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Eur J Hum Genet. 2009 September; 17(9): 1165–1170.
Published online 2009 March 4. doi:  10.1038/ejhg.2009.28
PMCID: PMC2874752
NIHMSID: NIHMS189829

Three independent mutations in the TSC2 gene in a family with tuberous sclerosis

Abstract

Tuberous sclerosis complex (TSC) is a rare autosomal dominant disorder characterized by hamartomas and hamartias in multiple organs. TSC is caused by a wide spectrum of mutations within the TSC1 and TSC2 genes. Here, we report a unique family with three independent pathological mutations in TSC2. A c.1322G>A mutation in exon 12 created a stop codon, whereas a second mutation in exon 23 (c.2713C>T) was a missense change. The third mutation was a 4 base pair deletion in intron 20 of TSC2. We showed that this mutation was responsible for abnormal splicing. The three mutations were most likely de novo, as parents of affected patients did not present any features of TSC. In addition, we showed gonadal mosaicism in a branch of the family. To our knowledge, several independent mutations in TSC2 have never been observed in a single family. The probability of finding a family with three different pathological TSC2 mutations is extremely low. We discuss two main hypotheses that may be raised to explain this recurrence: (i) the TSC2 mutation rate is underestimated. In such a case, the likelihood of finding a family with three independent mutations in TSC2 may not be dramatically low; (ii) a heritable defect in a DNA repair gene (eg, mismatch repair gene) segregating in the family that is unlinked to the TSC2 gene might predispose to the occurrence of multiple TSC2 gene mutations, used as a specific target during embryogenesis.

Keywords: tuberous sclerosis, TSC2, de novo, mismatch repair, gonadal mosaicism, splicing

Introduction

Tuberous sclerosis complex (TSC) is a rare autosomal dominant disorder, affecting ~1 in 6000–10 000 individuals, caused by mutations within the TSC1 and TSC2 genes.1, 2 It is characterized by hamartomas and hamartias in multiple organs, such as brain, skin, heart, kidneys and lung.3 TSC often causes disabling neurological disorders, including epilepsy, mental retardation and autism. Additional major features of the disease include dermatological manifestations, cardiac rhabdomyomas, renal angiomyolipomas and pulmonary lymphangiomyomatosis. Although showing considerable variability in clinical expression, there is no evidence for non-penetrance when clinical and complementary investigations are carried out.4 However, three different missense mutations in TSC2 have been associated with unusually mild TSC features, including family members who carry the missense change and do not meet formal TSC diagnostic criteria.5, 6, 7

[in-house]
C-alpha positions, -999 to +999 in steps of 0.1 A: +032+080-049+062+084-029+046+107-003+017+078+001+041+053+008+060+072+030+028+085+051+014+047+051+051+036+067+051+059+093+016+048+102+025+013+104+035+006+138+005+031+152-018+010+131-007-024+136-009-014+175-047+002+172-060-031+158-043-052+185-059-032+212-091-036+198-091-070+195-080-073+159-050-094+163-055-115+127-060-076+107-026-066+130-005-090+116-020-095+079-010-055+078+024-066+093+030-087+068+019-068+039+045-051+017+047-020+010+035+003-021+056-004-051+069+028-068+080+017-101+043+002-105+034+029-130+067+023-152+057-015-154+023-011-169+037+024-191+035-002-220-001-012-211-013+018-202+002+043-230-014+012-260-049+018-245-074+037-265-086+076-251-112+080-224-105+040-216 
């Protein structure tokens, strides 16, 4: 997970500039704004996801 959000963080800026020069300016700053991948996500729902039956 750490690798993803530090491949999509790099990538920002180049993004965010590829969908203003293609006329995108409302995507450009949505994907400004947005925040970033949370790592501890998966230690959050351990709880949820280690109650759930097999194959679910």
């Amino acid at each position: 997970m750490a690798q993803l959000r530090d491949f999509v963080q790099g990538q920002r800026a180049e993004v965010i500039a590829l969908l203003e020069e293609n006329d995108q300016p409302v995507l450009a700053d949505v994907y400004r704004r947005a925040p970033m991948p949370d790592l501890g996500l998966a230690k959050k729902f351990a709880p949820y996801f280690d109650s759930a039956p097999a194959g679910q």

The TSC1 and TSC2 genes encode the protein products hamartin (130 kDa) and tuberin (200 kDa), respectively. The tumour-suppressor proteins, TSC1 and TSC2, function as a heterodimer for inhibiting cell growth and proliferation. In agreement with Knudson's two-hit tumour-suppressor gene model, inactivation of both the alleles of either TSC1 or TSC2 seems to be required for lesion formation in TSC.8